Provide Special Education Services.
Two associations of parents of children with disabilities filed a federal lawsuit in Sacramento today alleging that the California Department of Education (CDE) is systematically failing to provide California children with a statutorily mandated education.
Citing reports produced by CDE itself, the lawsuit alleges that the state agency has failed in its frontline responsibility to monitor, investigate and enforce local school districts’ obligations to provide an appropriate education to students with disabilities.
Under the federal Individuals with Disabilities Education Act (IDEA), children with disabilities must be provided a “free appropriate public education” [FAPE] “designed to meet their unique needs and prepare them for further education, employment, and independent living.”
The lawsuit seeks to force CDE to actively fulfill its statutory obligations to ensure the provision of FAPE, rather than passively record the districts&rsquo failures.
Among other shortcomings, the Complaint alleges that California school districts are failing to: identify children with disabilities at an early age; properly assess and categorize the children’s disabilities; develop and implement individualized education programs and educate them “to the extent possible” in the “least restrictive environment,” that is, with children attending general education classes.
In one example, the Complaint alleges that “Alicia” (not her real name), a six-year-old with a form of Autism has been tied to her chair to restrain her fidgeting, a natural consequence of her disorder, rather than receiving behavioral support services. Alicia’s parents, non-English speakers, first learned of the physical restraints from the police. The school district never bothered to notify them.
“Margaret” is an eight-year-old with Retts Syndrome who has remained at home for almost four months. According to her school District, the paraprofessionals assigned to work with her have refused to do so because her challenges are different than those of others.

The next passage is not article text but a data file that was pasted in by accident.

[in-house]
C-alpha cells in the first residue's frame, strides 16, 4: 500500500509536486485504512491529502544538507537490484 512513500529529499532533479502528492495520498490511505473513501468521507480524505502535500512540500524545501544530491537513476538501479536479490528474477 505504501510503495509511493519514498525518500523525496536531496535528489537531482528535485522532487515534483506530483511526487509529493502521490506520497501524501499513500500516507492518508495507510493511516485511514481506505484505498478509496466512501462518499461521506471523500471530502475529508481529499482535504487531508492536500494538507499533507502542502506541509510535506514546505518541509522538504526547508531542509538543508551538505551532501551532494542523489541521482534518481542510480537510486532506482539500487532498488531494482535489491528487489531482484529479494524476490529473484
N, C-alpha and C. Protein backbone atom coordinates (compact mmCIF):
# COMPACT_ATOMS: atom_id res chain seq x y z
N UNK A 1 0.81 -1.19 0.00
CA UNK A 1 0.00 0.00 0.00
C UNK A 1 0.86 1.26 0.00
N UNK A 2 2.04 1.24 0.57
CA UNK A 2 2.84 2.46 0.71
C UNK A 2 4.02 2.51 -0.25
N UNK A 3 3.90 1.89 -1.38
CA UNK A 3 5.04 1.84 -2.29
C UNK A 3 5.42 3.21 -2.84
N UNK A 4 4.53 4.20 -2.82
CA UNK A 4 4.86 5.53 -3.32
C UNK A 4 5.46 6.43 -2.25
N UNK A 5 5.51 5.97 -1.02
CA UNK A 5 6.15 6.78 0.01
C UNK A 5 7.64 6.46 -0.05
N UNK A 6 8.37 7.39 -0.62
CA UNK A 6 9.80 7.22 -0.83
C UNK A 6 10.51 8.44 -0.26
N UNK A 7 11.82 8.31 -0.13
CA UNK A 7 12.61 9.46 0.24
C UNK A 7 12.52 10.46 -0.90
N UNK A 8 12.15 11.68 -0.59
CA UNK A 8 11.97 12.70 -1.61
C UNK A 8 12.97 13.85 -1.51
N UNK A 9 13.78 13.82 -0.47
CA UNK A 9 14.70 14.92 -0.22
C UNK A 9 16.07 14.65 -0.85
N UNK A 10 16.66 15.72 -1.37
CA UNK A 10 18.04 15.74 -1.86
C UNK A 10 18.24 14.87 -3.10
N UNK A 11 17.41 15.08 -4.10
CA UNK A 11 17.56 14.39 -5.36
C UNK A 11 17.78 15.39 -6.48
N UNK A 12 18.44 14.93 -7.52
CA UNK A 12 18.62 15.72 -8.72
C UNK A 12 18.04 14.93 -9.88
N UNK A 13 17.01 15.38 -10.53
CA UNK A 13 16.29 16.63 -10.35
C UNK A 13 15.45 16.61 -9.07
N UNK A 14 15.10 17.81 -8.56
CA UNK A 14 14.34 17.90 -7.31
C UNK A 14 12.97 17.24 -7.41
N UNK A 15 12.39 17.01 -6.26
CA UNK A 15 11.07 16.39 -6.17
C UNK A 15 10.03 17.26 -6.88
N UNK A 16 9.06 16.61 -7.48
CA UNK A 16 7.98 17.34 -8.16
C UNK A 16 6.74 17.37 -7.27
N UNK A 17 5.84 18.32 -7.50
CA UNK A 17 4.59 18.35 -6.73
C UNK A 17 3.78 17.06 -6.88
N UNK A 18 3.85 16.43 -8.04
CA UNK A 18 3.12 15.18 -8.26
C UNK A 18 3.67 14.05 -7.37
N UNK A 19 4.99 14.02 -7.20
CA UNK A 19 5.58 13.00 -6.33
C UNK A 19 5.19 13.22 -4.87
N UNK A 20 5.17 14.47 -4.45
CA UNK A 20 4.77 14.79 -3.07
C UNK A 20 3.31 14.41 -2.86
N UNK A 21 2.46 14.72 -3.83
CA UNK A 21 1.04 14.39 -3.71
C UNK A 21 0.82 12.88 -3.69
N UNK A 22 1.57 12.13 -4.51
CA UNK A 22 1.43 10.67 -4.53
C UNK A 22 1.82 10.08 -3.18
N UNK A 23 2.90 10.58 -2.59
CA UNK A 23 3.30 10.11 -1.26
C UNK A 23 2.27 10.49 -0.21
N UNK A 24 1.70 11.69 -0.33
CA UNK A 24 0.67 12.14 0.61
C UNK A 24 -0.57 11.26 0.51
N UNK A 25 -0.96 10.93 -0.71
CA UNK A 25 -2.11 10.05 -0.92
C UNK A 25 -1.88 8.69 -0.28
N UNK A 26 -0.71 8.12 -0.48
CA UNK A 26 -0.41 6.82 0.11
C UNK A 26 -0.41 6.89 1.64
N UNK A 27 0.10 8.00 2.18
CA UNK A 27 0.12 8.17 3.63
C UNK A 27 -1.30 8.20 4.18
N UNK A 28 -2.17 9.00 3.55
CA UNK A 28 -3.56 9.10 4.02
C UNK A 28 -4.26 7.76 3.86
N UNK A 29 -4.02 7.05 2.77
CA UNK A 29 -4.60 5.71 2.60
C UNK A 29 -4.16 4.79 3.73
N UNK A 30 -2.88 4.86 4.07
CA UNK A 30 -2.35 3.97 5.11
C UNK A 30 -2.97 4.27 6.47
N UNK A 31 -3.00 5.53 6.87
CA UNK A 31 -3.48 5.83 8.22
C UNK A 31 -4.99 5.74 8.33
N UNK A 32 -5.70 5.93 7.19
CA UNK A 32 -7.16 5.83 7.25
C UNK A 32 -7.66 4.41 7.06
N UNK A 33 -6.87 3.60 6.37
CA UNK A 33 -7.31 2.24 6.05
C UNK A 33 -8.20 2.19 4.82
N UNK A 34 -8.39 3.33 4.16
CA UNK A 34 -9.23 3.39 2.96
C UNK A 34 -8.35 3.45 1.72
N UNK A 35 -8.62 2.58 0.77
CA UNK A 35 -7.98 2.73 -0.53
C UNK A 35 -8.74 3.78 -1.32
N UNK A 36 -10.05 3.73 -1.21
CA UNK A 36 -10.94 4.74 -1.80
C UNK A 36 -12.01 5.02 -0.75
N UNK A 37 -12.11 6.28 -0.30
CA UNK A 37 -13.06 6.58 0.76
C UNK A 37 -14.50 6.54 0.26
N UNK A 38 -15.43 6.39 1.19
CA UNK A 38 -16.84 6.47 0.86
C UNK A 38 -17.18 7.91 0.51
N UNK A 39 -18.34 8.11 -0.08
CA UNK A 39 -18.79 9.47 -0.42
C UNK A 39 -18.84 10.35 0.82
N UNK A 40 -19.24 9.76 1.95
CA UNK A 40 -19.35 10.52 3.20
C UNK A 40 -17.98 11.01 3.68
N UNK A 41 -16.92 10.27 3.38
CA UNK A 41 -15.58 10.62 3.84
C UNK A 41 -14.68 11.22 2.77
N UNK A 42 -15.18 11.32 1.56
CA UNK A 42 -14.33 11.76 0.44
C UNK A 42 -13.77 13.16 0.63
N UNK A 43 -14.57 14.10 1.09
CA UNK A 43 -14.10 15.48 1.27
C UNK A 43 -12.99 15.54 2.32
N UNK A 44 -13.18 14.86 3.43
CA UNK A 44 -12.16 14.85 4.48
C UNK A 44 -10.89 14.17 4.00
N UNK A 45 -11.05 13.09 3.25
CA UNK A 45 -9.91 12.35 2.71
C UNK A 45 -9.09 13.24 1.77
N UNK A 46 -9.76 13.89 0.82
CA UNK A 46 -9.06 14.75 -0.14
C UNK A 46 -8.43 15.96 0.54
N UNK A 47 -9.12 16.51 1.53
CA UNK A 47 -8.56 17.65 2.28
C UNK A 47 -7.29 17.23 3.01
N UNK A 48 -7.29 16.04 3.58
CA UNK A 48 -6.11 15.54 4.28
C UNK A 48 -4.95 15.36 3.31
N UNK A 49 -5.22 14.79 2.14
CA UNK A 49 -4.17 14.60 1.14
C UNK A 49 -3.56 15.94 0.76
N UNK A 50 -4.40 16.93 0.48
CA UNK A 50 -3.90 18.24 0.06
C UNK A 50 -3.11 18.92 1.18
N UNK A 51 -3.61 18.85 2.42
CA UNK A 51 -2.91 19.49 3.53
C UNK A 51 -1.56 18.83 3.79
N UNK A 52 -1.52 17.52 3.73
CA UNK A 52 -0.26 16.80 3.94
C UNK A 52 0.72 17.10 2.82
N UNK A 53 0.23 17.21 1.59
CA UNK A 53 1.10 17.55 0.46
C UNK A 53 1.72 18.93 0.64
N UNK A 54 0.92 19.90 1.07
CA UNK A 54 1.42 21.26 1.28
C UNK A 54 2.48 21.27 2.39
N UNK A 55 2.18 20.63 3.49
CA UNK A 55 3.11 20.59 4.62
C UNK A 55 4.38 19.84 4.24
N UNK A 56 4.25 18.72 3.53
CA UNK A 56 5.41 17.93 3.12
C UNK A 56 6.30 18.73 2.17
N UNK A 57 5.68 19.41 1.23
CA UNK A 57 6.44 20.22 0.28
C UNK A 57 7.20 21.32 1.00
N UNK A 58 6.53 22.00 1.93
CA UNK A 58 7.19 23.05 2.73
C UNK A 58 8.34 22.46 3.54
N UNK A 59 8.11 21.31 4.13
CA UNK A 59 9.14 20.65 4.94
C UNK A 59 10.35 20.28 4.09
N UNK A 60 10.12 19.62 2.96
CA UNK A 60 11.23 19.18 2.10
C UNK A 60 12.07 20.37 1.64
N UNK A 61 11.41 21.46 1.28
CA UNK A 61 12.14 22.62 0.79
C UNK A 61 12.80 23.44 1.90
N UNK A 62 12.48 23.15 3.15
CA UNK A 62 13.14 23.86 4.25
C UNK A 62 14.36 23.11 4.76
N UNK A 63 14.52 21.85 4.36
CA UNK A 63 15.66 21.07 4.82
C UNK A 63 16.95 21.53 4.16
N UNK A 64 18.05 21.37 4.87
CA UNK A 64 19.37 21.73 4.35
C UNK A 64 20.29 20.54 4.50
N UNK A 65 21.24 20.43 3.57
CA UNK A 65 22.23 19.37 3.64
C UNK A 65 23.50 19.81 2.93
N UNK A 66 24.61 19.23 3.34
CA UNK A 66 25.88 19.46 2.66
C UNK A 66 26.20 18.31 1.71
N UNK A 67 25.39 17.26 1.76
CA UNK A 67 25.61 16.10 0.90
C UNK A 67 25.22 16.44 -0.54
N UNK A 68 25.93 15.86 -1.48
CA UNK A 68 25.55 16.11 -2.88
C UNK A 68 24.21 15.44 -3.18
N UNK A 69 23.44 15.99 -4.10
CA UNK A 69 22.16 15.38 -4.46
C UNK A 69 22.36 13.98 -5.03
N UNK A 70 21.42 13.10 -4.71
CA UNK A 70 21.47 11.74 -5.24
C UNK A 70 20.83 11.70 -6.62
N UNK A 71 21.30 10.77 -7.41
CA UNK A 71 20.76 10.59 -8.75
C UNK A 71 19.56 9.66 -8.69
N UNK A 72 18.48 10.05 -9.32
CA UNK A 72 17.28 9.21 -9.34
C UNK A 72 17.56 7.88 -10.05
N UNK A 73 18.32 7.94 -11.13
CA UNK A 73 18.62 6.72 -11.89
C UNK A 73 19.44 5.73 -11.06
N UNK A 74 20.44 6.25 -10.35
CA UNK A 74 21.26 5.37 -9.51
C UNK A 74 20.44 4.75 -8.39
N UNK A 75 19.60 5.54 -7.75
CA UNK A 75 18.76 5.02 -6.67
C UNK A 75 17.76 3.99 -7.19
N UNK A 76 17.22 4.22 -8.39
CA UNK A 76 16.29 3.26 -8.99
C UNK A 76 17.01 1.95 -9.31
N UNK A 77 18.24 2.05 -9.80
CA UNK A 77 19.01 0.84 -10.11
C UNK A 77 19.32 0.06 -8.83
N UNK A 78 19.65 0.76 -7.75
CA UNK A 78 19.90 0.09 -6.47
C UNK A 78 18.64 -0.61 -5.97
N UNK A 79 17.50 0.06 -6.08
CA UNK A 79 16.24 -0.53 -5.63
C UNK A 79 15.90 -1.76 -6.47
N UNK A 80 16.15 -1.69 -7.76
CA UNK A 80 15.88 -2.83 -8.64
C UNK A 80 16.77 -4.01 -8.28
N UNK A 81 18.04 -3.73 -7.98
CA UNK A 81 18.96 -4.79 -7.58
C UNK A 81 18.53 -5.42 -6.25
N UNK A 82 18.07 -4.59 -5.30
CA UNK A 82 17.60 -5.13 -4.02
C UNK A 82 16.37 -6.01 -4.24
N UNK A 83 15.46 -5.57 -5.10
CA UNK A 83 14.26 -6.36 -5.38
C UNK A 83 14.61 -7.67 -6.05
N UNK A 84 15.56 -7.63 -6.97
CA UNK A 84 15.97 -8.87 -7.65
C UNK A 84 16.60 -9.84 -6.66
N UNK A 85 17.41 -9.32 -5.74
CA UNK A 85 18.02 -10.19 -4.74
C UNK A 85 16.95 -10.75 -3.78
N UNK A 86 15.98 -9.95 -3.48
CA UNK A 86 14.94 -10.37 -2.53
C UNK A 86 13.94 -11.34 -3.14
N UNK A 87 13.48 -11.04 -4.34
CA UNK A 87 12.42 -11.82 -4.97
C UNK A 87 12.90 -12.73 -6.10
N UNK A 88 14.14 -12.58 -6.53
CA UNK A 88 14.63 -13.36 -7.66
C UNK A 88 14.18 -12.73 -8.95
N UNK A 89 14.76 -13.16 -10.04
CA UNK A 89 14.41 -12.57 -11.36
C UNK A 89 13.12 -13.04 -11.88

The Complaint also details how school districts use federal special education funds to resist parents seeking those very services. One district spent $80,000 on attorneys’ fees in an unsuccessful effort to avoid reimbursing parents the $4500 cost of an independent educational evaluation.
Another district had experienced an increase of 150% in due process hearings over the past year. Due process hearings are costly procedures used to obtain an administrative adjudication of a child’s entitlement to educational placement and services.
The Complaint relies on CDE’s own statistics to document California’s failure to provide FAPE. California children with disabilities remain isolated from their peers and the general education curriculum at an unreasonably high rate.
Racial and ethnic discrimination is also endemic, according to the plaintiffs.
Statewide statistics show that African-American students are disproportionally categorized as having “emotional disturbances” while Latino students are disproportionally categorized as having “Mental Retardation.” The categorization of the child, according to the reported data, has significant repercussions on the educational placement and services.
Plaintiffs’ lead attorney, Rony Sagy of Sagy & Associates in San Fracisco, highlighted
the need for a prompt resolution. “The stakes for these young people and their parents could not be higher. Taxpayers’ money is increasingly being spent on legal fees to fight parents, rather than provide their children with the educational services they need and deserve.”
Sagy said that Plaintiffs hope to minimize the cost of litigation by engaging CDE in a mediated process, but CDE has yet to respond to the invitation to engage in alternative dispute resolution process.
The Concerned Parents Association (CPA) is a statewide association of parents of children with special needs formed to promote the education of their children and to support the efforts of local parent groups, such as the Morgan Hill Concerned Parents Association. Linda McNulty, CPA Secretary, noted, “Parents across California face similar treatment at the hands of local school districts and CDE. By organizing as a statewide group, we have the opportunity to address these issues on a systemic basis. Many of the association’s beneficiaries are low income and use English as a second language.” Also representing plaintiffs with Sagy & Associates is attorney Stephen Rosenbaum of Berkeley.
(Morgan Hill Concerned Parents Association, et.al. v. CDE; Case # 2:11-cv-03471-KJM-EFB)